The APA also eliminated the military psychiatry section from its annual convention, Camp told Medscape Medical News. That created a rift that isolated those in the military at the time of their greatest need, he said.

"It really forced the psychiatrists in the field to operate alone in dealing with these horrific ethical conflicts, such as sending people back to duty after they developed psychiatric symptoms," Camp said.

Many of those at the ceremony said the recognition of the veterans would not have happened without Camp's hard work. Camp served in Vietnam from 1970-1971 as commanding officer of the 98th Neuropsychiatric Medical Specialty Detachment ("KO"), one of two Army treatment units. Troops could receive up to 30 days of treatment before being sent back to combat or evacuated.

It was a difficult year — heroin use was epidemic and troops were actively challenging military leadership, in some cases threatening or attempting assassinations of leaders, said Camp. By 1972, one in eight soldiers was medically evacuated for psychiatric reasons, usually because of drug dependency.

That figure was one of many cited in A Call to Recognize and Honor the Psychiatrists Who Served in Vietnam, the proclamation developed by Camp and Richmond, Virginia-area psychiatrist Adam Kaul, MD, which was eventually approved by the APA Assembly in May 2018.

For Camp, it was almost the apotheosis of decades' worth of personal reckoning, and the icing on the cake of a multiyear, epic investigation into the individual and collective cost of Vietnam on soldiers, psychiatrists, and psychiatry.

That investigation culminated in a 596-page book, US Army Psychiatry in the Vietnam War: New Challenges in Extended Counterinsurgency Warfare, published by the Army's Borden Institute in 2014.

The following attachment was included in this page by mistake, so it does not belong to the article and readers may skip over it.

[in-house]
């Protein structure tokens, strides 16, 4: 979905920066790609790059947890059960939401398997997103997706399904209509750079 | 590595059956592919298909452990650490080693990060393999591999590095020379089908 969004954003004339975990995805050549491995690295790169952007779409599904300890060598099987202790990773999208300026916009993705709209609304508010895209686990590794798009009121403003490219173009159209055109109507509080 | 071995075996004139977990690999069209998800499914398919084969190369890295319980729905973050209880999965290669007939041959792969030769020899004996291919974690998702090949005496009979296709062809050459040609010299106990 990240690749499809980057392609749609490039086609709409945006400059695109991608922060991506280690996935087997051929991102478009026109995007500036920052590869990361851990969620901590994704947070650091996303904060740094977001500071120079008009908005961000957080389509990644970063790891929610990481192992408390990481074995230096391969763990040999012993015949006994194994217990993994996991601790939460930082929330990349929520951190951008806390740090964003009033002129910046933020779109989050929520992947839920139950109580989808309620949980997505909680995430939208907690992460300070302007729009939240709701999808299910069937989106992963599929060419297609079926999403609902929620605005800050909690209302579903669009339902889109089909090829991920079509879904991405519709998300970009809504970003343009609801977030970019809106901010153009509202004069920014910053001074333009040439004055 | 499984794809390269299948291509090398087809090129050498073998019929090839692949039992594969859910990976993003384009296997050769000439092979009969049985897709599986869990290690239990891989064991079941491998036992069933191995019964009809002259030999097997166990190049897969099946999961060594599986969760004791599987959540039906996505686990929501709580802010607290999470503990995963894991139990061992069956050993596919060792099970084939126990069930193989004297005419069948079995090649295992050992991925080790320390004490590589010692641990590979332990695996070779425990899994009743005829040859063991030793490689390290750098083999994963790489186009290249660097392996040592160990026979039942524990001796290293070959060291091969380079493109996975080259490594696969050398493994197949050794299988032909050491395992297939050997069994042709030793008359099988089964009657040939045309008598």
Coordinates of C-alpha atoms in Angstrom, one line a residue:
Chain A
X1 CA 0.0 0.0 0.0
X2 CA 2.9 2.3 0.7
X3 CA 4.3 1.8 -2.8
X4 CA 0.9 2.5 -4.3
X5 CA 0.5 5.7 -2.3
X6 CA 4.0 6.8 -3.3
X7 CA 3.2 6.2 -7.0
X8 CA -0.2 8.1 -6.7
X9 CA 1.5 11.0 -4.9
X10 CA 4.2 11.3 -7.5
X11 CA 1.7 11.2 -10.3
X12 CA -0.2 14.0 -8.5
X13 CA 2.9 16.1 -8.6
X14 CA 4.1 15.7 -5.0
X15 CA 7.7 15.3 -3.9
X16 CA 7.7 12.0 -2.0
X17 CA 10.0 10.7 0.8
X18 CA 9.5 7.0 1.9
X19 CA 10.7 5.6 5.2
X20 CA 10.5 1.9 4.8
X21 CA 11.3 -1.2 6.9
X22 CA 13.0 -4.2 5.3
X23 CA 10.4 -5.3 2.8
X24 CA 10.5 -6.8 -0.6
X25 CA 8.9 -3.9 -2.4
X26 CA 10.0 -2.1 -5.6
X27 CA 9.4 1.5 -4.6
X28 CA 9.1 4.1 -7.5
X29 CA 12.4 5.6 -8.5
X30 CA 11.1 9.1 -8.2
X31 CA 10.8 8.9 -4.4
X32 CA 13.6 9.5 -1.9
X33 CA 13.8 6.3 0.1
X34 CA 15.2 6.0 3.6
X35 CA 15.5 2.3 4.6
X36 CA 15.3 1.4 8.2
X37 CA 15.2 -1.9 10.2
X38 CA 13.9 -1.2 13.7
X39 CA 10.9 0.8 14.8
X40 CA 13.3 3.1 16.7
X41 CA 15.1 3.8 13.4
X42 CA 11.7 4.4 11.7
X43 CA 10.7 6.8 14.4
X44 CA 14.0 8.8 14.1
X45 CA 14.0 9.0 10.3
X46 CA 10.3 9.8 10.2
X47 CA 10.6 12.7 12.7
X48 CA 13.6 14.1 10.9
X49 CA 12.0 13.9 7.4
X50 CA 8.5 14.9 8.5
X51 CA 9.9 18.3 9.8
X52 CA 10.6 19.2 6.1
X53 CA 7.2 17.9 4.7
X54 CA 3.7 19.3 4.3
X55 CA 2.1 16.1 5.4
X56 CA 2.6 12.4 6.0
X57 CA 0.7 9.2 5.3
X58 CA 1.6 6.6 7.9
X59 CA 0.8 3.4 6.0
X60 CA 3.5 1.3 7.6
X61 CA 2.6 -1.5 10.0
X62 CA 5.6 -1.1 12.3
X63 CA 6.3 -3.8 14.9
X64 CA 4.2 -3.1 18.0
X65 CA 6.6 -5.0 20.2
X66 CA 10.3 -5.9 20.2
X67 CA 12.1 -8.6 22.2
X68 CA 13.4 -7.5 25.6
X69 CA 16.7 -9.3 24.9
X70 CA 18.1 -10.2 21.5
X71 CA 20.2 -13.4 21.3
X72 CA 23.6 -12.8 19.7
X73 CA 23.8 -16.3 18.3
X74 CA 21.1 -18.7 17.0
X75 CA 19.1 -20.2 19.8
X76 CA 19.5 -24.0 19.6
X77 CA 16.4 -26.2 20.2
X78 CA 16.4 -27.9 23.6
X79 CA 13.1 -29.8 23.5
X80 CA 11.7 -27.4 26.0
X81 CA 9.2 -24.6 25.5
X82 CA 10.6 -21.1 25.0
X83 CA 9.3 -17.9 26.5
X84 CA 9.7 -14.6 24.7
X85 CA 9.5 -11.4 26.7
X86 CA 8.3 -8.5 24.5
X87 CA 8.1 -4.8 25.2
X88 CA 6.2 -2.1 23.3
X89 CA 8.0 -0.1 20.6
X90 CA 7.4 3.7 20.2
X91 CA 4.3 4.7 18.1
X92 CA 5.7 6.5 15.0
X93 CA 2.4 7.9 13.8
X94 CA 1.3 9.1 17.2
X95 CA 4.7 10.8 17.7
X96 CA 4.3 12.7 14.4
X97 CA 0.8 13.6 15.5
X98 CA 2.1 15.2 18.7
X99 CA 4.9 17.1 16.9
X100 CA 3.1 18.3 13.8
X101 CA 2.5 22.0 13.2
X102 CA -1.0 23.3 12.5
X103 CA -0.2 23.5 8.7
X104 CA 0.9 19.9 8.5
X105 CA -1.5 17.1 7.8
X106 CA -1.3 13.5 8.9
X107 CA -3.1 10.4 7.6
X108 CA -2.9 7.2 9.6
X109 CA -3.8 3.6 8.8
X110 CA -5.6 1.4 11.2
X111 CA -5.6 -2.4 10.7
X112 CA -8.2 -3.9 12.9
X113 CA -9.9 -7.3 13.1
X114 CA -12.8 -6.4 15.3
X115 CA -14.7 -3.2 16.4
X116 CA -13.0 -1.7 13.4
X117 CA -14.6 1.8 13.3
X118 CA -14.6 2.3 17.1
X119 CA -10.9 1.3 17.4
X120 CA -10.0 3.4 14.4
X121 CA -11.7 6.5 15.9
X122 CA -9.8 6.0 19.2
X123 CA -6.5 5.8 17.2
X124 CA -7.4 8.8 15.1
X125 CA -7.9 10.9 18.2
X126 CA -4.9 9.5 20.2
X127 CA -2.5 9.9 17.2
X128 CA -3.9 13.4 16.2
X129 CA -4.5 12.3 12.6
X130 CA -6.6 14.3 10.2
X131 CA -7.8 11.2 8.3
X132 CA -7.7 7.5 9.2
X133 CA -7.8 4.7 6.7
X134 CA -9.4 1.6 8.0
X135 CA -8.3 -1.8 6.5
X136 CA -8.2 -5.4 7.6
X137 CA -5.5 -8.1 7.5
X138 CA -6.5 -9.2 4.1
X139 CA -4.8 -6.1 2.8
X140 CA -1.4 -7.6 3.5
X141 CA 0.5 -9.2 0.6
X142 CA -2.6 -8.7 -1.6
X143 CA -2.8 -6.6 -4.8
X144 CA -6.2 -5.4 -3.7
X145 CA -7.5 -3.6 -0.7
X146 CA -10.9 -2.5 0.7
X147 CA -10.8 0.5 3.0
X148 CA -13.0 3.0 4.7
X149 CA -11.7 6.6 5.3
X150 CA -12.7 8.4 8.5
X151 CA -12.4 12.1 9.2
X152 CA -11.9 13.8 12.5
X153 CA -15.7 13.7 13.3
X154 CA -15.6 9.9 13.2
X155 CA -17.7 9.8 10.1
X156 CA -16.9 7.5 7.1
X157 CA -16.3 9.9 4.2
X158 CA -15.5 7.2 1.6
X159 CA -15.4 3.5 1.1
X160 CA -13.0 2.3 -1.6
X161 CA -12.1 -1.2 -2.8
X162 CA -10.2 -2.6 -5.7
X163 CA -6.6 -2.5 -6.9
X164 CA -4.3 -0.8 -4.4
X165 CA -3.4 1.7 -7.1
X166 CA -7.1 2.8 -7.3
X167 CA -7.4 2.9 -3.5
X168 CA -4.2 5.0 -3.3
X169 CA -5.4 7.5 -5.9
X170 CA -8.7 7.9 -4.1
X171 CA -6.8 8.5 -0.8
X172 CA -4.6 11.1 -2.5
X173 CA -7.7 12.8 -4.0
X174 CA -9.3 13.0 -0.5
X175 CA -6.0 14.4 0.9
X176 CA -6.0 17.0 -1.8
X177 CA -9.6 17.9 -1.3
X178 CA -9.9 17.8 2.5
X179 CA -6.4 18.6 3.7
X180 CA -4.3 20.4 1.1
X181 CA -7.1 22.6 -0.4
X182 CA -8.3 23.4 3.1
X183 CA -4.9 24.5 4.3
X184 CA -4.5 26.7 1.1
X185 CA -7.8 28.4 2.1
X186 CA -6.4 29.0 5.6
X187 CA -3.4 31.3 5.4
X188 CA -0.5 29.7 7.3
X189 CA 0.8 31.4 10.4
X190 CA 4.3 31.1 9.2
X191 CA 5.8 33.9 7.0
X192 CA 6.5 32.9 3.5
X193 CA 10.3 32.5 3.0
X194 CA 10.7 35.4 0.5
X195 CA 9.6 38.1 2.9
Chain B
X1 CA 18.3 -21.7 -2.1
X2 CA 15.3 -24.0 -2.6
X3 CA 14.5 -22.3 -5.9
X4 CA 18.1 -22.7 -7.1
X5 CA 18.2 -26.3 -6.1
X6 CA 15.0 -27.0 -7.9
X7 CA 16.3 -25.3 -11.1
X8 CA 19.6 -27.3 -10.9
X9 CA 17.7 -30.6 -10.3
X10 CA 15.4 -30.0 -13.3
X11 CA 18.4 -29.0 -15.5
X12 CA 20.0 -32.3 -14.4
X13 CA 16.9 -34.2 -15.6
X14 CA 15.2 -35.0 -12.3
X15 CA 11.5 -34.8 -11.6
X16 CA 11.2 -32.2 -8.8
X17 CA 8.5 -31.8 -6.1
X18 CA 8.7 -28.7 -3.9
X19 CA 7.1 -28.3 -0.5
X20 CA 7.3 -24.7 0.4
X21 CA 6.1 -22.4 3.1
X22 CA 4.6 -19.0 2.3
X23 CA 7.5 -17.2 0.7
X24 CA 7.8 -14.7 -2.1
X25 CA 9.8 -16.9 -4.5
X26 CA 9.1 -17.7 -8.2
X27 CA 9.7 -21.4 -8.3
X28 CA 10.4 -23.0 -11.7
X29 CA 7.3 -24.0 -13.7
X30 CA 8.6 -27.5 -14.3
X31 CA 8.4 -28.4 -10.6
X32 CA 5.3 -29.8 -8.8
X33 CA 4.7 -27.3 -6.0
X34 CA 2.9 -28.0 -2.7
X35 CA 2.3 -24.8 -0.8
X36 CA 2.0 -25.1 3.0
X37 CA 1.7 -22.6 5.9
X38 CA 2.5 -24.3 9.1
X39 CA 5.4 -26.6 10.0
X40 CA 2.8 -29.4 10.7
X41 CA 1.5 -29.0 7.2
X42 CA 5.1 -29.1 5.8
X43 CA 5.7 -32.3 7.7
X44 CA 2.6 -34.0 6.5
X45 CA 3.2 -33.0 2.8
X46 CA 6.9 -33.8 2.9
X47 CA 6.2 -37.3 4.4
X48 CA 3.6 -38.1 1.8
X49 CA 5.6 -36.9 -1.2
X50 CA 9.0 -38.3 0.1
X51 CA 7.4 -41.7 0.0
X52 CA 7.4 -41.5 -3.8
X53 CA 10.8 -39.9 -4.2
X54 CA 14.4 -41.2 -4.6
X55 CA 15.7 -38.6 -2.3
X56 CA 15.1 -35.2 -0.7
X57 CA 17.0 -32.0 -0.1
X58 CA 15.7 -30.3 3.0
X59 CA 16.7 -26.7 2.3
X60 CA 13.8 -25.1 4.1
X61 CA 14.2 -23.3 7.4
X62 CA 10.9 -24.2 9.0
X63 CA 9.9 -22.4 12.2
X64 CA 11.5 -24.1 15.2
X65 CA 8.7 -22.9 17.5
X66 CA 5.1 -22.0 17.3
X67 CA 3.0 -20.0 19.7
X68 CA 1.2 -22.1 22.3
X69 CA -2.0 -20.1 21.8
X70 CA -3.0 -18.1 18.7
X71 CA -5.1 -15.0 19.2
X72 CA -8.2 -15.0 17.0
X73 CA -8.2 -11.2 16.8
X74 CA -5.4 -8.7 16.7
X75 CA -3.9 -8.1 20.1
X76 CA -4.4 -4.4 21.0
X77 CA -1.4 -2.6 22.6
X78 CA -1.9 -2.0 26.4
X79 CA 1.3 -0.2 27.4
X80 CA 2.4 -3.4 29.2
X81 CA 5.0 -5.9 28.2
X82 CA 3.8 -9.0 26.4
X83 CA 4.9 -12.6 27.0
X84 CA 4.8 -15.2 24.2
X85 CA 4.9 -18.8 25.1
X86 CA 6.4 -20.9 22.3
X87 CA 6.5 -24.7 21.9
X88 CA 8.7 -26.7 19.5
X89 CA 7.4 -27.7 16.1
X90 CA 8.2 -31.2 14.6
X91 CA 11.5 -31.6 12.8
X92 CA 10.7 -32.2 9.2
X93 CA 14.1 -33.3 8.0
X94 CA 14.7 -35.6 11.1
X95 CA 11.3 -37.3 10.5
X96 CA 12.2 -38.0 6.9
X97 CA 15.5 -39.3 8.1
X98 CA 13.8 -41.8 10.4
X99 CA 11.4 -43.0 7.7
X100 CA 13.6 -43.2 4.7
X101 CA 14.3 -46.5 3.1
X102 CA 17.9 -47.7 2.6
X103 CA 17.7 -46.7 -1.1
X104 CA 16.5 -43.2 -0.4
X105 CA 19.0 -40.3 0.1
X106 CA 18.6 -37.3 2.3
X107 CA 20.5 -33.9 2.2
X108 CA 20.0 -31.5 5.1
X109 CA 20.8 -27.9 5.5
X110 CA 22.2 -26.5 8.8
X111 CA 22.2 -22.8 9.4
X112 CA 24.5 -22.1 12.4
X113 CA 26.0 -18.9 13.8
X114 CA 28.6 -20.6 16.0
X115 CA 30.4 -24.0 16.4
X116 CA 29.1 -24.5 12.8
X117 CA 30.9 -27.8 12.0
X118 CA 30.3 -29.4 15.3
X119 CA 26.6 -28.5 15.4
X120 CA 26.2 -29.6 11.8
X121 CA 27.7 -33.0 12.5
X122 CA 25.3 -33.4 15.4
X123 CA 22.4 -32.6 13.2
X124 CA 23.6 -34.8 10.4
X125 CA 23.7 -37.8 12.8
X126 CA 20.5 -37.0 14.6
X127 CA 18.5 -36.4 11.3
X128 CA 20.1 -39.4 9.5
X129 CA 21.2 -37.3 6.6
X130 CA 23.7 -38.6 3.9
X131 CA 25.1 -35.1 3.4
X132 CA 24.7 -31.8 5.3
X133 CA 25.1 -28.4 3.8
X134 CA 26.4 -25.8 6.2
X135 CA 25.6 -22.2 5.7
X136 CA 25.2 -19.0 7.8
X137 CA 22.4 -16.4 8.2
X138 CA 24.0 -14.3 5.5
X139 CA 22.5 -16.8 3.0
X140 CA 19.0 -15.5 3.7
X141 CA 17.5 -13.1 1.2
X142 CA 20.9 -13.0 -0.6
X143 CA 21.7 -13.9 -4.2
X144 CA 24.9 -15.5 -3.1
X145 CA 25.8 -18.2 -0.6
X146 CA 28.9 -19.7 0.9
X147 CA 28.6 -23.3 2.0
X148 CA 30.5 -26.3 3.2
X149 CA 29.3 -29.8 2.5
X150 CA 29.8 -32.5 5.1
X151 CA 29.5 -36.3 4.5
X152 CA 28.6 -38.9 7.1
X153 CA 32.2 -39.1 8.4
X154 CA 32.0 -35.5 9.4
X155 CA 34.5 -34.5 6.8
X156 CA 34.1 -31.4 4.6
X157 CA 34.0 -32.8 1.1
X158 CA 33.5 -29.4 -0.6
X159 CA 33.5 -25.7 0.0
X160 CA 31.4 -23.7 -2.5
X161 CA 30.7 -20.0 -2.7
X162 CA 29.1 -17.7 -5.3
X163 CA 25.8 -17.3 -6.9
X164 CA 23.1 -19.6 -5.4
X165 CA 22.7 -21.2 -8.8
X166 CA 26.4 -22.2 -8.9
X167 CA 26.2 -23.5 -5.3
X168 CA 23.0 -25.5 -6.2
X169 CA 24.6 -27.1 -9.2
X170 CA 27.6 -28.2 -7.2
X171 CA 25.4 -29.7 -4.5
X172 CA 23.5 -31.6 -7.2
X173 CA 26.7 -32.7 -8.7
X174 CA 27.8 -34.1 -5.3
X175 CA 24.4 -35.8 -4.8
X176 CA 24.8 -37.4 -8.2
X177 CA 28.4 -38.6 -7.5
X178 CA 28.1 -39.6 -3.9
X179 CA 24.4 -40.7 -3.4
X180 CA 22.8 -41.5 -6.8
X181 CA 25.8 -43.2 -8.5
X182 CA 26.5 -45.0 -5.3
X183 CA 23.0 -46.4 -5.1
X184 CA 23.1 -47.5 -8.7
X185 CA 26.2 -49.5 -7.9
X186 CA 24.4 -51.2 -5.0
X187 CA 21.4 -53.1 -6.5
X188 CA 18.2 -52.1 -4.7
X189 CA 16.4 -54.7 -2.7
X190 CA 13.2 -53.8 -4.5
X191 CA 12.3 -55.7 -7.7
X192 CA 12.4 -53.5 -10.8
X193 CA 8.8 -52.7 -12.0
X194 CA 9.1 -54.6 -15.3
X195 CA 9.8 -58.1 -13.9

While working on the book, Camp found the Army's official psychiatric records had either been lost or destroyed. He tracked down psychiatrists who had served in the Army on his own.

He found 135 names; eight had died and he estimated that probably another 70 psychiatrists had served with other military branches. While those he corresponded with were enthusiastic about talking, most were bitter — about the war, and how they and those who had served were treated in the aftermath, said Camp.

Tet Offensive

After the book's publication, he contemplated the upcoming 50th anniversary of the Tet Offensive and how it might be time for a reckoning on a professional level.

In 1968, the North Vietnamese began an attack on the south that in many ways was considered to be a turning point in the war. As US casualties hit 500 a week, Americans at home began doubting the veracity of their leaders' claims that their nation was winning the war.

Now the US government has taken steps to commemorate those who served and gave their lives. Starting in 2012, the Defense Department‒backed United States Vietnam War Commemoration effort has been supporting ceremonies across the country. This year is considered pivotal.

Camp put together his proclamation believing that it would be fitting in this year of commemoration. "And it seemed to me that it would be a kind of 'welcome home' thing — after our colleagues and our organization repudiated this service," he said.

When it came to approving Camp and Kaul's call for recognition, the APA assembly was "very united, because we were in the belief that not only was the action it requested a good idea, but it was the right thing to do," said Bob Batterson, MD, a former captain in the US Navy Reserve Medical Corps and speaker of the APA Assembly at the November ceremony.